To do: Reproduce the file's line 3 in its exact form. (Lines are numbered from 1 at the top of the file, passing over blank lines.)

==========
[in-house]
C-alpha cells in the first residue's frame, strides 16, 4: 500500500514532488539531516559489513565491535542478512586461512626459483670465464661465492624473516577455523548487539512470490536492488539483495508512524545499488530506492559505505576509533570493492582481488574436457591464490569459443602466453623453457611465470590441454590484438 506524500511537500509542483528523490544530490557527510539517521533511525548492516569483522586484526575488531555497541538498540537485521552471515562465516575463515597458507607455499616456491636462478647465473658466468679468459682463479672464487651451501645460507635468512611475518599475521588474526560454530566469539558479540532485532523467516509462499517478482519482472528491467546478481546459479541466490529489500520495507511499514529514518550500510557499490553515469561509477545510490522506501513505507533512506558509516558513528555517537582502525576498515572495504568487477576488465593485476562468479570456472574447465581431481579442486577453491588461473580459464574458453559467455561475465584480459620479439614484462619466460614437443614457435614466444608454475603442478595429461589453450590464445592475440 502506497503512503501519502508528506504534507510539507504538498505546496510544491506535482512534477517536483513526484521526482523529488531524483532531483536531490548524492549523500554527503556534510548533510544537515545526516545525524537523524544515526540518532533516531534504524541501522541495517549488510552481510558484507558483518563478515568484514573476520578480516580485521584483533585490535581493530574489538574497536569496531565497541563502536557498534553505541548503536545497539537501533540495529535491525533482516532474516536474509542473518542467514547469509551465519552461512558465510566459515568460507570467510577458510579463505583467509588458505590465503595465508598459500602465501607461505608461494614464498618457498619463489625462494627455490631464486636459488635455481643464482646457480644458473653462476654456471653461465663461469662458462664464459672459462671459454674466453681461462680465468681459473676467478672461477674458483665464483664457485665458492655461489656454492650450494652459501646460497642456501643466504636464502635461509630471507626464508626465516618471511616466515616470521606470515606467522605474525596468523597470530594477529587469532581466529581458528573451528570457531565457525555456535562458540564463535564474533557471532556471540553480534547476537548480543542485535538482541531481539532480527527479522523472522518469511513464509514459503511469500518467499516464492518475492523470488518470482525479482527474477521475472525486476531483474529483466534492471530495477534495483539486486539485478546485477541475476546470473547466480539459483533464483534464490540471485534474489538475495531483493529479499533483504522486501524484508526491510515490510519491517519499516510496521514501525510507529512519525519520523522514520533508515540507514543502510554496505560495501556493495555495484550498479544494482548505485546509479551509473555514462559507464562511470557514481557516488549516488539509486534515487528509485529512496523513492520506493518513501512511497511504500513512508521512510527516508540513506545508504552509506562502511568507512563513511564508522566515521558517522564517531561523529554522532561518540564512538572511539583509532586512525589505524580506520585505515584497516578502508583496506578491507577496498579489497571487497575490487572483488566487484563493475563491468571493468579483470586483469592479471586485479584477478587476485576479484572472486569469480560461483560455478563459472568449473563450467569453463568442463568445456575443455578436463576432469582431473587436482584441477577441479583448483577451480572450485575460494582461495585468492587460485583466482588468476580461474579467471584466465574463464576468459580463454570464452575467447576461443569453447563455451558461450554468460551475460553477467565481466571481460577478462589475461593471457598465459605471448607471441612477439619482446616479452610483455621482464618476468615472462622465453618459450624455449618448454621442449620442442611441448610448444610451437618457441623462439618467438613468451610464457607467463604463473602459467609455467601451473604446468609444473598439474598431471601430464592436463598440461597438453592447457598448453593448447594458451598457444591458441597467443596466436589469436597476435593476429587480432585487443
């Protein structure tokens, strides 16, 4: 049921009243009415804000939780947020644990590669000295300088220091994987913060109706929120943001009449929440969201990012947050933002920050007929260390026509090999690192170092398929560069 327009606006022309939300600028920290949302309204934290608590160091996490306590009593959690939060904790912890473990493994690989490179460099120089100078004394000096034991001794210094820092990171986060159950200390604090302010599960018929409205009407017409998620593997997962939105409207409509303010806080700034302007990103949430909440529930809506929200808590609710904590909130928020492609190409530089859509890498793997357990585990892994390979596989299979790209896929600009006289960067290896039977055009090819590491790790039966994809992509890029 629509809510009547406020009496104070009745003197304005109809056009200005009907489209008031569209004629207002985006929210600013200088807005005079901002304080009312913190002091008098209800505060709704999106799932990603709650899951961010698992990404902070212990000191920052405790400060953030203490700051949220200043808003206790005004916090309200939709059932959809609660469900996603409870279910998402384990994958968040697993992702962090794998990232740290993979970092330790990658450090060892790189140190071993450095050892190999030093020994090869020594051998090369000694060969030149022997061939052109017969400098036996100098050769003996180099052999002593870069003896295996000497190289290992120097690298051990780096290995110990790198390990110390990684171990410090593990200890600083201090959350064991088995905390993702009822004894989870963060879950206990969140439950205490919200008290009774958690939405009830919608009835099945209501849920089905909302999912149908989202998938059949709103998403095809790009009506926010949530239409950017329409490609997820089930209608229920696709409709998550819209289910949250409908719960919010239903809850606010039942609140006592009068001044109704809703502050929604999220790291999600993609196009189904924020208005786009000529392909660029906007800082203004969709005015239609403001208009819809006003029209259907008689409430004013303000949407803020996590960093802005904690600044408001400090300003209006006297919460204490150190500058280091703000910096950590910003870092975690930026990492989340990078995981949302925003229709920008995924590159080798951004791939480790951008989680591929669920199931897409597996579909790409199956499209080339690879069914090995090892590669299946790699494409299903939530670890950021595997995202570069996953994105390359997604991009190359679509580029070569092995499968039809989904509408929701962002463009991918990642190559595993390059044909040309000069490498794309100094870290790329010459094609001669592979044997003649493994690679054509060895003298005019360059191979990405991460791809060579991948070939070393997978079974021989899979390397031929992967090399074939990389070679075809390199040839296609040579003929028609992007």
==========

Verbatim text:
């Protein structure tokens, strides 16, 4: 049921009243009415804000939780947020644990590669000295300088220091994987913060109706929120943001009449929440969201990012947050933002920050007929260390026509090999690192170092398929560069 327009606006022309939300600028920290949302309204934290608590160091996490306590009593959690939060904790912890473990493994690989490179460099120089100078004394000096034991001794210094820092990171986060159950200390604090302010599960018929409205009407017409998620593997997962939105409207409509303010806080700034302007990103949430909440529930809506929200808590609710904590909130928020492609190409530089859509890498793997357990585990892994390979596989299979790209896929600009006289960067290896039977055009090819590491790790039966994809992509890029 629509809510009547406020009496104070009745003197304005109809056009200005009907489209008031569209004629207002985006929210600013200088807005005079901002304080009312913190002091008098209800505060709704999106799932990603709650899951961010698992990404902070212990000191920052405790400060953030203490700051949220200043808003206790005004916090309200939709059932959809609660469900996603409870279910998402384990994958968040697993992702962090794998990232740290993979970092330790990658450090060892790189140190071993450095050892190999030093020994090869020594051998090369000694060969030149022997061939052109017969400098036996100098050769003996180099052999002593870069003896295996000497190289290992120097690298051990780096290995110990790198390990110390990684171990410090593990200890600083201090959350064991088995905390993702009822004894989870963060879950206990969140439950205490919200008290009774958690939405009830919608009835099945209501849920089905909302999912149908989202998938059949709103998403095809790009009506926010949530239409950017329409490609997820089930209608229920696709409709998550819209289910949250409908719960919010239903809850606010039942609140006592009068001044109704809703502050929604999220790291999600993609196009189904924020208005786009000529392909660029906007800082203004969709005015239609403001208009819809006003029209259907008689409430004013303000949407803020996590960093802005904690600044408001400090300003209006006297919460204490150190500058280091703000910096950590910003870092975690930026990492989340990078995981949302925003229709920008995924590159080798951004791939480790951008989680591929669920199931897409597996579909790409199956499209080339690879069914090995090892590669299946790699494409299903939530670890950021595997995202570069996953994105390359997604991009190359679509580029070569092995499968039809989904509408929701962002463009991918990642190559595993390059044909040309000069490498794309100094870290790329010459094609001669592979044997003649493994690679054509060895003298005019360059191979990405991460791809060579991948070939070393997978079974021989899979390397031929992967090399074939990389070679075809390199040839296609040579003929028609992007």